U.S. military aid serves a variety of purposes. Sometimes – as in the case of Israel – it is intended to help a close ally defend itself; other times, it is meant mostly to keep a bad situation from getting worse.
This long hot summer is a lot more than just sweltering temperatures on America’s East Coast. New rocket attacks against Israeli targets and Tuesday’s big flare-up along the Israel-Lebanon border point to a region precariously close to yet another deadly war.
It’s an old joke with a not-so-funny punch line: the Palestinians never miss an opportunity to miss an opportunity. Sadly, Palestinian President Mahmoud Abbas is giving new credence to the cliché as he is pressed from all sides to begin direct peace talks with Israel.
Prime Minister Benjamin Netanyahu says he wants them, and he has convinced President Barack Obama that face-to-face negotiations are preferable to the unproductive, indirect “proximity talks” now underway under the auspices of U.S. envoy George Mitchell.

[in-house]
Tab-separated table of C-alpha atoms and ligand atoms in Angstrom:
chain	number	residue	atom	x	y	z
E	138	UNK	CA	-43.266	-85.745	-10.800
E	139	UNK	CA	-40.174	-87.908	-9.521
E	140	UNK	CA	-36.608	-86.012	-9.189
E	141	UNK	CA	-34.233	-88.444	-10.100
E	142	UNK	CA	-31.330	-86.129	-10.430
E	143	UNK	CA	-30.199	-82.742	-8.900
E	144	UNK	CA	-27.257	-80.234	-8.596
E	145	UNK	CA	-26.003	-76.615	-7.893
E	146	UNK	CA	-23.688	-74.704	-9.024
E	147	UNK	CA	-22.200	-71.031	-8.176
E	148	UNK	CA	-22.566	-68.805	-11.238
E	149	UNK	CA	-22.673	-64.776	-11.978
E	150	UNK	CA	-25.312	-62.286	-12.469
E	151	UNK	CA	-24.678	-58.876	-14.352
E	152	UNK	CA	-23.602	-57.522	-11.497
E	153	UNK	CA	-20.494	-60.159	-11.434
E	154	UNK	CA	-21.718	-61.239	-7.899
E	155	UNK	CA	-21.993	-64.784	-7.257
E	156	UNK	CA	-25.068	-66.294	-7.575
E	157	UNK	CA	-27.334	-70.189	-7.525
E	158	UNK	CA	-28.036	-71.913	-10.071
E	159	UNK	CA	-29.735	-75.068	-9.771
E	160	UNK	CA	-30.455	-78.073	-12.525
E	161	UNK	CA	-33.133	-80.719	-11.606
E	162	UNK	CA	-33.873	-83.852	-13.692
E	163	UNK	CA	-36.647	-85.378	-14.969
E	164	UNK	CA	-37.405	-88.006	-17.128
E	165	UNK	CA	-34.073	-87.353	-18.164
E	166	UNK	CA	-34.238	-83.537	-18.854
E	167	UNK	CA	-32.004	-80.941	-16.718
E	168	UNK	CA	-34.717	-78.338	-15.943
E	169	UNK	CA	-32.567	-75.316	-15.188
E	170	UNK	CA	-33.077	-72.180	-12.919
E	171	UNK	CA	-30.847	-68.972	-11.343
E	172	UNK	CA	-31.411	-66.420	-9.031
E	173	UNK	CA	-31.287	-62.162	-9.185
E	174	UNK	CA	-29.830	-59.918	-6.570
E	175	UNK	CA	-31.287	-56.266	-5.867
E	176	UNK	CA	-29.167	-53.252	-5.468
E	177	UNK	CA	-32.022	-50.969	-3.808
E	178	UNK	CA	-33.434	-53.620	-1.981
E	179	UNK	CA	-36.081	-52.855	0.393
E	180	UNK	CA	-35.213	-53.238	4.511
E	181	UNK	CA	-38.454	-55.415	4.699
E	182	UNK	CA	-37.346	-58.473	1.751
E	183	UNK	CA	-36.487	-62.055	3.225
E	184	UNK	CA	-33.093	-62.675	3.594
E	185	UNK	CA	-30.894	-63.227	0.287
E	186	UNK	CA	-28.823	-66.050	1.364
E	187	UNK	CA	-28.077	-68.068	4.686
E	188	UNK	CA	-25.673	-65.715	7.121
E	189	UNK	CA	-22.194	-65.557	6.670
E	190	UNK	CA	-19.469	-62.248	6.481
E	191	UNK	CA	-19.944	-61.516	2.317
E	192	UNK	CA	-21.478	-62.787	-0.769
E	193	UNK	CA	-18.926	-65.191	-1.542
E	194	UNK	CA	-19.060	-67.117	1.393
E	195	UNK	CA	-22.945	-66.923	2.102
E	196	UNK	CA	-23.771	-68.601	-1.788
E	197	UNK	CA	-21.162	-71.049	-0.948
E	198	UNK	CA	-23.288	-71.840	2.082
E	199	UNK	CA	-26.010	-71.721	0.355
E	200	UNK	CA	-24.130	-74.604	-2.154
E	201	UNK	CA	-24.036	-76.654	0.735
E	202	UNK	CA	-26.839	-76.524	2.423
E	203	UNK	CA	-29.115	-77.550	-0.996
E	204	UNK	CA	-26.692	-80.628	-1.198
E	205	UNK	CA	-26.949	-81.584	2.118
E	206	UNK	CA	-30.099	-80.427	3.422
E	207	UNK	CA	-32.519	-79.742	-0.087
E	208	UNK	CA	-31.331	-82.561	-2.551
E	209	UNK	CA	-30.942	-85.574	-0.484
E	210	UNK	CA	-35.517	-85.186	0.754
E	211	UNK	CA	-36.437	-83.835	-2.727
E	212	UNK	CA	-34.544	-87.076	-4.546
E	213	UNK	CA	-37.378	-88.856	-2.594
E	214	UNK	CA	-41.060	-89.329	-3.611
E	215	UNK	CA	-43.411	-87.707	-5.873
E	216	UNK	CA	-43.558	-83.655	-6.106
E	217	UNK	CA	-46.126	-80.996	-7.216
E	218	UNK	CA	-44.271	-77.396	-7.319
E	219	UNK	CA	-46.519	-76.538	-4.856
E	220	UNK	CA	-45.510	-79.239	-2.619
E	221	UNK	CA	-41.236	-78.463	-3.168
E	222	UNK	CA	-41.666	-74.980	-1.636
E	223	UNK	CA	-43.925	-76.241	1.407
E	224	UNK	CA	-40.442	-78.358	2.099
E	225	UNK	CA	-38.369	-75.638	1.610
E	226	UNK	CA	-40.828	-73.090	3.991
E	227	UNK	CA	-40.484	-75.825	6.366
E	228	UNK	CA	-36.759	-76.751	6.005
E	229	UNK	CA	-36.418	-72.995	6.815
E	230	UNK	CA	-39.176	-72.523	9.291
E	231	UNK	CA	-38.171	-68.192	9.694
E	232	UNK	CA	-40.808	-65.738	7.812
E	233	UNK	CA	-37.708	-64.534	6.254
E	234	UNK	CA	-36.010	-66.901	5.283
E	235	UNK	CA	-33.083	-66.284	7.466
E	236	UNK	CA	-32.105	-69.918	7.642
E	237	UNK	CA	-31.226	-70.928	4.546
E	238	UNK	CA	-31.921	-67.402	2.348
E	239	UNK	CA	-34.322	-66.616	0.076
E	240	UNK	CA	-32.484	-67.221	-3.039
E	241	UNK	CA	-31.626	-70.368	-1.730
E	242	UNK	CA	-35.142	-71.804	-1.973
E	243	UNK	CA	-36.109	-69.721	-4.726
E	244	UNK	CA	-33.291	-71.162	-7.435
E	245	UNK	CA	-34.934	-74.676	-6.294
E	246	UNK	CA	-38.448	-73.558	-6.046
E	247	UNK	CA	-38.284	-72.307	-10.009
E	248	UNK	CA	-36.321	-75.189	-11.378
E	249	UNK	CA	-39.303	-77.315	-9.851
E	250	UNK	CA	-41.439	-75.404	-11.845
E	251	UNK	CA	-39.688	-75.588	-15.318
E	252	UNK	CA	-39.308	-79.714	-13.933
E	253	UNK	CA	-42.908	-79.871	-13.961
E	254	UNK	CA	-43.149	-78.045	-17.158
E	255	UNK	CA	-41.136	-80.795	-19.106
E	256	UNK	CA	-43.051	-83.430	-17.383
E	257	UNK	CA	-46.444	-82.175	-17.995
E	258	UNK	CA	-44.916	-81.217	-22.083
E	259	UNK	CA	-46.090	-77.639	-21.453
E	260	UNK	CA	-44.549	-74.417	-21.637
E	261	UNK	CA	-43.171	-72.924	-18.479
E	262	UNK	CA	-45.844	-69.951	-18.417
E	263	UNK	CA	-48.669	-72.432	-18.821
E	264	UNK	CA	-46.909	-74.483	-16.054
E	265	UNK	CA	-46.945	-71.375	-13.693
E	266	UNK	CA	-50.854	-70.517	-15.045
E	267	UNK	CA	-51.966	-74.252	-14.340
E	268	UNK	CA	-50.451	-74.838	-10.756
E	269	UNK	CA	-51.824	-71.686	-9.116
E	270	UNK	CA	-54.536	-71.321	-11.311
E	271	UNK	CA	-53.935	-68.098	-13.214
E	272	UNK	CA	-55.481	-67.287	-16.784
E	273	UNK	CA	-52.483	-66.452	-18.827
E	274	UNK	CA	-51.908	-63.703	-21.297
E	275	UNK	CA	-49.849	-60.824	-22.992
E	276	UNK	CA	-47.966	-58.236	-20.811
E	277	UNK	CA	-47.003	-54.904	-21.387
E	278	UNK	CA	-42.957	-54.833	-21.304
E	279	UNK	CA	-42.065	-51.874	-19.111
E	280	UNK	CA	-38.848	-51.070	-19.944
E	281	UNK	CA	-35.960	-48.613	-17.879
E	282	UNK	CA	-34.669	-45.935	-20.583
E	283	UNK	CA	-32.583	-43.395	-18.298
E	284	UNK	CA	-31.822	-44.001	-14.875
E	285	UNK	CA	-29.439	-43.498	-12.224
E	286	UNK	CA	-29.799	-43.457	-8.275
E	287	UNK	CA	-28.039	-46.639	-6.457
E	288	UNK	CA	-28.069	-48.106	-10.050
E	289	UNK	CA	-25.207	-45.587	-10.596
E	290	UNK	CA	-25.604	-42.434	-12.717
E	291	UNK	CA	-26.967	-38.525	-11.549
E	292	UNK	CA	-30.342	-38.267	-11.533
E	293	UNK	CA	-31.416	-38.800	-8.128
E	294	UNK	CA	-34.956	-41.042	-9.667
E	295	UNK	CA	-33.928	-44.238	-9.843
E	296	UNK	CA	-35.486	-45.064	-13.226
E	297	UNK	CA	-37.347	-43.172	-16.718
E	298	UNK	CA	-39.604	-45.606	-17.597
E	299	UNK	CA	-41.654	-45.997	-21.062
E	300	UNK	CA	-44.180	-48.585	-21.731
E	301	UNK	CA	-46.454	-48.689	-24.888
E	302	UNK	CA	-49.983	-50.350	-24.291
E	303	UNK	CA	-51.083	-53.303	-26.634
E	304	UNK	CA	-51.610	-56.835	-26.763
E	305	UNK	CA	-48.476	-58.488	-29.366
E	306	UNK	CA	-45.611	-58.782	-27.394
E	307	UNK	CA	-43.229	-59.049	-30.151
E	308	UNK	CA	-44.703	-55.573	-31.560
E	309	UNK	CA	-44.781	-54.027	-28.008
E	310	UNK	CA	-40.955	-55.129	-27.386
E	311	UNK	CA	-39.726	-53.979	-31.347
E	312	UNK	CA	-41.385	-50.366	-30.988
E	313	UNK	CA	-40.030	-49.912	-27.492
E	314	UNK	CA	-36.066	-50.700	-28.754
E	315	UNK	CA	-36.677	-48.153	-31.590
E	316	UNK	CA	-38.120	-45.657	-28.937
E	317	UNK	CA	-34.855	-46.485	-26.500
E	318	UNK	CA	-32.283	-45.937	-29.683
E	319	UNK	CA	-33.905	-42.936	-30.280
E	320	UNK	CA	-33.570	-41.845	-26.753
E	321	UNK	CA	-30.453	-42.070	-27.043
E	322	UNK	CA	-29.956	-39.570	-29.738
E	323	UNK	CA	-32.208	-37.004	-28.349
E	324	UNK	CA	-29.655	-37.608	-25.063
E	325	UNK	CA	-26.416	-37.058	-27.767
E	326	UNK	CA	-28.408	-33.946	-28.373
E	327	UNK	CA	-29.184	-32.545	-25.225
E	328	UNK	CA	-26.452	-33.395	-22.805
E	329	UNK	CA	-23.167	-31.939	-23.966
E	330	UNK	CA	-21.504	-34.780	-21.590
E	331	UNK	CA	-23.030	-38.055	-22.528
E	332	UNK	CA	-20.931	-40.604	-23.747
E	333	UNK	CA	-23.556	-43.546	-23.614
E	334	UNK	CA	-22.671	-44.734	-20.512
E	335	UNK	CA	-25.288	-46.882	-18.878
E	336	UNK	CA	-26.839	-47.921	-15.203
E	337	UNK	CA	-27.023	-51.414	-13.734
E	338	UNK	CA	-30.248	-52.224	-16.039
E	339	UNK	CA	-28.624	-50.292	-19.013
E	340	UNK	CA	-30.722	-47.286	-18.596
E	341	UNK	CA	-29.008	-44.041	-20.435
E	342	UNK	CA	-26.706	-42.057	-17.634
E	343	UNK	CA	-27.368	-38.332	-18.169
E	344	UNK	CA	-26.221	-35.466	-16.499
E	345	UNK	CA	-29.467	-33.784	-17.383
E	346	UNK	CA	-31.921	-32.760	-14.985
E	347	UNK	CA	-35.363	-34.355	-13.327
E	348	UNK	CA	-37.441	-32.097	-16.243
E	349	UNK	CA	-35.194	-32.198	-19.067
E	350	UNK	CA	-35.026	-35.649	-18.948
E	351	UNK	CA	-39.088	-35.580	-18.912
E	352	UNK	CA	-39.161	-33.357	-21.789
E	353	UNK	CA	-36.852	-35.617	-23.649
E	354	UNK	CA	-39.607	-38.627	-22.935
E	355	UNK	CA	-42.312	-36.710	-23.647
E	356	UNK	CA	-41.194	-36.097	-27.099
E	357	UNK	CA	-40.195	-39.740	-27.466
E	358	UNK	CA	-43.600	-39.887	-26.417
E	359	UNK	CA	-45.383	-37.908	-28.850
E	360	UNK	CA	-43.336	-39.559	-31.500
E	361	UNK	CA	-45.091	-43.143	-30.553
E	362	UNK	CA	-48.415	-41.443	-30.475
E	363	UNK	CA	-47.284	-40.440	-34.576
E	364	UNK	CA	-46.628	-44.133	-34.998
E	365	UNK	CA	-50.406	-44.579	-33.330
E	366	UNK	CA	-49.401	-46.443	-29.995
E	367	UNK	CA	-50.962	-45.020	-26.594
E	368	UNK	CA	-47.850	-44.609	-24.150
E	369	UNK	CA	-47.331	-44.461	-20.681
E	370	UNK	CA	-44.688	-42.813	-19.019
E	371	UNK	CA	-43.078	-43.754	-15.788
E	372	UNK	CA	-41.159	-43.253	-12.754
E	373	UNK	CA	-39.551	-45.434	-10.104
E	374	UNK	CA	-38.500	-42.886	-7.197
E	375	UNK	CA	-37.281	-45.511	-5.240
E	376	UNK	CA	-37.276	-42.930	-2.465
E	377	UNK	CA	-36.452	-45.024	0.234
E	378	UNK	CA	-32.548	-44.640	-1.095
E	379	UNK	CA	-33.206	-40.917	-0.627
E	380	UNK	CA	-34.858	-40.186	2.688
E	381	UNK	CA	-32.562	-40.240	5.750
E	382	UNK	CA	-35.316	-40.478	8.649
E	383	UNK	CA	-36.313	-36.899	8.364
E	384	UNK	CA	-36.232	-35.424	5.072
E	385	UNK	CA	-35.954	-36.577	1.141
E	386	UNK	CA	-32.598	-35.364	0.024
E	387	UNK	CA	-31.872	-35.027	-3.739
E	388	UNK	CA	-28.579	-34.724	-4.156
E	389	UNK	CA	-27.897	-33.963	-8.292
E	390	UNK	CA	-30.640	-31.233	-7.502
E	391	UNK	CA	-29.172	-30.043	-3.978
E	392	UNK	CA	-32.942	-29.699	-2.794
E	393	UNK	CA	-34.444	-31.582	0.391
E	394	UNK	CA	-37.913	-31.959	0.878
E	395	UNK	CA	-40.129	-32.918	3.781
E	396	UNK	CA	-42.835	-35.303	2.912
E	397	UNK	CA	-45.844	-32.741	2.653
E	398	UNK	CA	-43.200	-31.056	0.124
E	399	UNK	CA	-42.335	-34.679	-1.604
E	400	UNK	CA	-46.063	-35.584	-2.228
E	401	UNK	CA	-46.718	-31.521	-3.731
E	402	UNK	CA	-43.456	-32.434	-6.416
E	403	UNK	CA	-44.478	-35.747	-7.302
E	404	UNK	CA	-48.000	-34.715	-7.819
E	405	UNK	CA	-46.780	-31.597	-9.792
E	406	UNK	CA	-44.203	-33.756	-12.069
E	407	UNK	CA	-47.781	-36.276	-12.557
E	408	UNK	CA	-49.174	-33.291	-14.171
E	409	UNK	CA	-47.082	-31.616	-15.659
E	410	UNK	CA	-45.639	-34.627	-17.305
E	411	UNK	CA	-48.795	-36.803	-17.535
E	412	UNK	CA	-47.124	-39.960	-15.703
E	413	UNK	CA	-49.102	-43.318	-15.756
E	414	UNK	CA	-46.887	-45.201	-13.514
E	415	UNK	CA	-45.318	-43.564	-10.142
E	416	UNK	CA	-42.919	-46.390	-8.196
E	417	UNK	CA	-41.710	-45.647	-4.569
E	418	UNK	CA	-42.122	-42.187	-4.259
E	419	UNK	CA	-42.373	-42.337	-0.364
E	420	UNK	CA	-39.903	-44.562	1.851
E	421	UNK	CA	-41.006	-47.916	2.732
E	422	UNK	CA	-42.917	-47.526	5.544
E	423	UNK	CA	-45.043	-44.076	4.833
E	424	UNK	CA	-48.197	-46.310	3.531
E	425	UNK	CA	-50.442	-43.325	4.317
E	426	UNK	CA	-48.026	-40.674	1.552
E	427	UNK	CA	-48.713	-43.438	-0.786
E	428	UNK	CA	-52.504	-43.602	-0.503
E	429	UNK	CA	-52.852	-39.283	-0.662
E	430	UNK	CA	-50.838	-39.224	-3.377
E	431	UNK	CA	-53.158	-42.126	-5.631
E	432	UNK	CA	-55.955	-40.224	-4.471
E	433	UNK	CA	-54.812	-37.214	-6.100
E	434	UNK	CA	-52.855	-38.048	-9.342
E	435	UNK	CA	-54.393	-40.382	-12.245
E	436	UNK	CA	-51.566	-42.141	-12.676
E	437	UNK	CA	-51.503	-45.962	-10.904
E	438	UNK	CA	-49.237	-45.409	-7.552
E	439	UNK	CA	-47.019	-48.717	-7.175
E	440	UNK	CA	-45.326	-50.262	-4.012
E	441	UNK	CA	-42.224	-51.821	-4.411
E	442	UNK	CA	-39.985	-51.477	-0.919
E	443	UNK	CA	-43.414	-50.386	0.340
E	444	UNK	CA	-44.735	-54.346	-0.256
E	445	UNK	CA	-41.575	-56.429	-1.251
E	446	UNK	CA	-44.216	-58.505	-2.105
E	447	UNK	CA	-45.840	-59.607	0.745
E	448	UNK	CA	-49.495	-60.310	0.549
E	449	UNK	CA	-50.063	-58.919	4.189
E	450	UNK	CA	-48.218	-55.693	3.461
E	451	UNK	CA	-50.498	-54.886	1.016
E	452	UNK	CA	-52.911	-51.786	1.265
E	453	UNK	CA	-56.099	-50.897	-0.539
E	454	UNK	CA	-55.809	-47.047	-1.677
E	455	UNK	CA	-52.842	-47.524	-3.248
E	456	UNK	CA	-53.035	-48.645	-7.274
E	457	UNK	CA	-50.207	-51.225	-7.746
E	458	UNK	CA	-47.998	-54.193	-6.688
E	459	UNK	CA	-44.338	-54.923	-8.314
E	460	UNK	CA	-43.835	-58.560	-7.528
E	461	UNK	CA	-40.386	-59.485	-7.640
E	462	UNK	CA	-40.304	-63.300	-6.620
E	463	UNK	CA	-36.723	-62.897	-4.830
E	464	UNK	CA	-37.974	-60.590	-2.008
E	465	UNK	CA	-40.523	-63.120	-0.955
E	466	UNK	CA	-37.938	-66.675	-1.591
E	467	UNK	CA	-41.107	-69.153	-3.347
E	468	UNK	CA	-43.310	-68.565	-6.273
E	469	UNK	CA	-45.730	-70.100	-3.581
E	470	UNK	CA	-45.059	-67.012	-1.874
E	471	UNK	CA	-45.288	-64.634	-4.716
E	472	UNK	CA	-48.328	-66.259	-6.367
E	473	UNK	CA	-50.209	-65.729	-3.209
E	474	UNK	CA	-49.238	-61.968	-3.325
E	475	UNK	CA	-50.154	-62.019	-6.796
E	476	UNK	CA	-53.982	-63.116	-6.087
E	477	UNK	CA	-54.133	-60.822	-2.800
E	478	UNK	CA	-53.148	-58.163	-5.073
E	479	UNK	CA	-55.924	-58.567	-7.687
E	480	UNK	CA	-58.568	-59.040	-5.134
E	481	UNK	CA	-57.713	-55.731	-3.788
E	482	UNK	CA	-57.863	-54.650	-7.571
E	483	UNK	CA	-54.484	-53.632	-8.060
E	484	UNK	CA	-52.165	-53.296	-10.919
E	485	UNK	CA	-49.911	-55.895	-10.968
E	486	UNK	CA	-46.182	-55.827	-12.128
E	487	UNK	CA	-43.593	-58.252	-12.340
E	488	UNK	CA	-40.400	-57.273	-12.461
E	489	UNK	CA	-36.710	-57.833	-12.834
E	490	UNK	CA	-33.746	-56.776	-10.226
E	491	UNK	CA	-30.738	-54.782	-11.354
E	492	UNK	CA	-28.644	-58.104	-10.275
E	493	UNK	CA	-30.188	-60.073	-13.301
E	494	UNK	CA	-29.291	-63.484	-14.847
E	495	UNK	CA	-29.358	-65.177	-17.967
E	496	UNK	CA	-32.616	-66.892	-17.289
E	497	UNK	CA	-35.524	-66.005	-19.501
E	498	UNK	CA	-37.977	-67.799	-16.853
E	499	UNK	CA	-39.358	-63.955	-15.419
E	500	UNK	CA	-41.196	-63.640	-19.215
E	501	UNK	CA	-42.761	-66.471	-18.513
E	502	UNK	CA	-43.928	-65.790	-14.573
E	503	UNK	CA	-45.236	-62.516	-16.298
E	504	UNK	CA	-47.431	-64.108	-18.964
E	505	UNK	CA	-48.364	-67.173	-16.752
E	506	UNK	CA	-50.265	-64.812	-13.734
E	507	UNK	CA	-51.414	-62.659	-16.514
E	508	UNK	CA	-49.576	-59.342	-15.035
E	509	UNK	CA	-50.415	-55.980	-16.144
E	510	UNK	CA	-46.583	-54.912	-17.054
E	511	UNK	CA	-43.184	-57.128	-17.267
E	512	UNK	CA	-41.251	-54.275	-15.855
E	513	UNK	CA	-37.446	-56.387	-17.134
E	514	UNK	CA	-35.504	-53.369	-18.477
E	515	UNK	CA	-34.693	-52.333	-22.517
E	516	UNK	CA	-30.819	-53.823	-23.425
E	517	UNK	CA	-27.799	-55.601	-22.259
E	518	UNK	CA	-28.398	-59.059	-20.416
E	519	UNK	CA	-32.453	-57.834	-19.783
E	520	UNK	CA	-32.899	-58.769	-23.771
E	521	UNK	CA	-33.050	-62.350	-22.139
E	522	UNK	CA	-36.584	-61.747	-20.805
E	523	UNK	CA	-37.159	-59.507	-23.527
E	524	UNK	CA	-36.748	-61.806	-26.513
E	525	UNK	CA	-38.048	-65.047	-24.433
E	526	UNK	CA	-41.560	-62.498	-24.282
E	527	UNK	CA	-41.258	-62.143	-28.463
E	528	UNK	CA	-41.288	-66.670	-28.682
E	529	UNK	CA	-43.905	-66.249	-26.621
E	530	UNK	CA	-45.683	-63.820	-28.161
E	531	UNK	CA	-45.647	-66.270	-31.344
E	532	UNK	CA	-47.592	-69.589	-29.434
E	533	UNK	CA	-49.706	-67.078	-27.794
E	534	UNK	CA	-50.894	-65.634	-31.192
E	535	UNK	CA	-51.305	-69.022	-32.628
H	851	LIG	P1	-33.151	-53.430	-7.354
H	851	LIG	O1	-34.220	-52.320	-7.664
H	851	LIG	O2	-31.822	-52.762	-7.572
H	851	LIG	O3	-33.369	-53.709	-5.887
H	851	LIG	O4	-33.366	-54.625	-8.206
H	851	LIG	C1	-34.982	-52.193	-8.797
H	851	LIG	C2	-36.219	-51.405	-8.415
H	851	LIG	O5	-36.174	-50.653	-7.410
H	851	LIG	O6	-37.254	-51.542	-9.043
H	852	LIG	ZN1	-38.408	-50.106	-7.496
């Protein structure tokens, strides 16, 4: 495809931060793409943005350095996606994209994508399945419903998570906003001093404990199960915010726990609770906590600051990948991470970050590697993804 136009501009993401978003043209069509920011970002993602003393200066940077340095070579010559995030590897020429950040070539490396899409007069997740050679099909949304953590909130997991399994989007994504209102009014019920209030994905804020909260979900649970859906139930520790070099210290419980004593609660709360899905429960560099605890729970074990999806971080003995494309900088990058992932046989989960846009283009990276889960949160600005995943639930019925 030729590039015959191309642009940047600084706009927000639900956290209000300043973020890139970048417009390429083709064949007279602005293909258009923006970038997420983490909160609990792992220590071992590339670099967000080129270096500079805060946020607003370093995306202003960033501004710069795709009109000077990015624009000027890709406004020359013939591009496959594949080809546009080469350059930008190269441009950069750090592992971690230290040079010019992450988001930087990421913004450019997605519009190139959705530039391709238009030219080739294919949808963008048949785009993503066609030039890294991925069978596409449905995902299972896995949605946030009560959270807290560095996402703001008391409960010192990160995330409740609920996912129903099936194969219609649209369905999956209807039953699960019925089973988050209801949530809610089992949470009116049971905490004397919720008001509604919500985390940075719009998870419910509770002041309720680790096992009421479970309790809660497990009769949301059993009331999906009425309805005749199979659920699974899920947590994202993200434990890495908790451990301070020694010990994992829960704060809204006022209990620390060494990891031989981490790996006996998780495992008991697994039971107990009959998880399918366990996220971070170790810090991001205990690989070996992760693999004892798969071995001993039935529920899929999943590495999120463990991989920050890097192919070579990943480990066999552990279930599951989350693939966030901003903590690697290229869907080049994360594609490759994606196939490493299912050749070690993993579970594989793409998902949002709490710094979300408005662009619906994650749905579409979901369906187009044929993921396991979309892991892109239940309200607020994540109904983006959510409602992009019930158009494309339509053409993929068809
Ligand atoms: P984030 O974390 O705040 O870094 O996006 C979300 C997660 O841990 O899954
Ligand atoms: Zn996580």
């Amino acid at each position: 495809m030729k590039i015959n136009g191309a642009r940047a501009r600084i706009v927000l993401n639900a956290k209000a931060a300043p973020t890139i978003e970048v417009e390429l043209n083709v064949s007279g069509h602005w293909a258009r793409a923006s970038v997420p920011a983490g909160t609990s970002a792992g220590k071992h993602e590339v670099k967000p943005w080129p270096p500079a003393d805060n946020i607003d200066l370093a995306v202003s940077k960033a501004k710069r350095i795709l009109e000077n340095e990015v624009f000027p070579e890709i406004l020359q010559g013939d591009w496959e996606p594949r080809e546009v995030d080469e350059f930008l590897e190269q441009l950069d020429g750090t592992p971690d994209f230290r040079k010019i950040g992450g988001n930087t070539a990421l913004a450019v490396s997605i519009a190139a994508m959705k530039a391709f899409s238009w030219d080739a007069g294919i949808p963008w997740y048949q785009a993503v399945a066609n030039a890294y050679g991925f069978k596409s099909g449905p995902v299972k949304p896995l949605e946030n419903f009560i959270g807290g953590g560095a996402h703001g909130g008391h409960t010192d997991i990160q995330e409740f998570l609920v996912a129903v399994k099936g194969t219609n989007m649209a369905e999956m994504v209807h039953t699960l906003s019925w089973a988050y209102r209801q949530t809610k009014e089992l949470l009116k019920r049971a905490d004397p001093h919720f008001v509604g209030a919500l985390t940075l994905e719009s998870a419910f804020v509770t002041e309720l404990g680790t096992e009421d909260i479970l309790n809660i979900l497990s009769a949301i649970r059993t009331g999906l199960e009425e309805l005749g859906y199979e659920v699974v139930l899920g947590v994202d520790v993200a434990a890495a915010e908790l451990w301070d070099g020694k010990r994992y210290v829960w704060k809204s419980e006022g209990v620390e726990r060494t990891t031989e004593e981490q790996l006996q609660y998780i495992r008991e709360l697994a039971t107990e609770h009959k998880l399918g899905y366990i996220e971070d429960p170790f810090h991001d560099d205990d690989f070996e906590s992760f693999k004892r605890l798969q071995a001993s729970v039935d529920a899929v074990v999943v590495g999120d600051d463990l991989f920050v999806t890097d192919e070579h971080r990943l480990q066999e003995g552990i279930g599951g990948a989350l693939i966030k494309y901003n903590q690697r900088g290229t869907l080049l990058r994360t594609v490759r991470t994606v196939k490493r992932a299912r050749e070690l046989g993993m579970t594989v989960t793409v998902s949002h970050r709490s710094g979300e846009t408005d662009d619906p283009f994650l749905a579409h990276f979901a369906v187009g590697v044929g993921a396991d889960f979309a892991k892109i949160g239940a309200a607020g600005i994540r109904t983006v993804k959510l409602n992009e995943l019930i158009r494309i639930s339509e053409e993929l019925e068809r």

The increasingly heated debate over the propriety of permitting an Islamic center to be built a few blocks from the site of the 9/11 attacks in Lower Manhattan, ostensibly not a Jewish issue, should sound familiar to the Jewish community. It seems to parallel the debate about a Catholic convent that was opened near Auschwitz nearly three decades ago.
News this week that the American Jewish Congress has suspended activities due to financial problems is depressing, though not unexpected. The once-proud organization, founded in 1918, and long the voice of liberal Jewish activism, lost much of its distinctiveness in recent years. As its membership declined and staff was reduced, it played a diminished role in domestic affairs, though remained known for its expertise on church-state issues.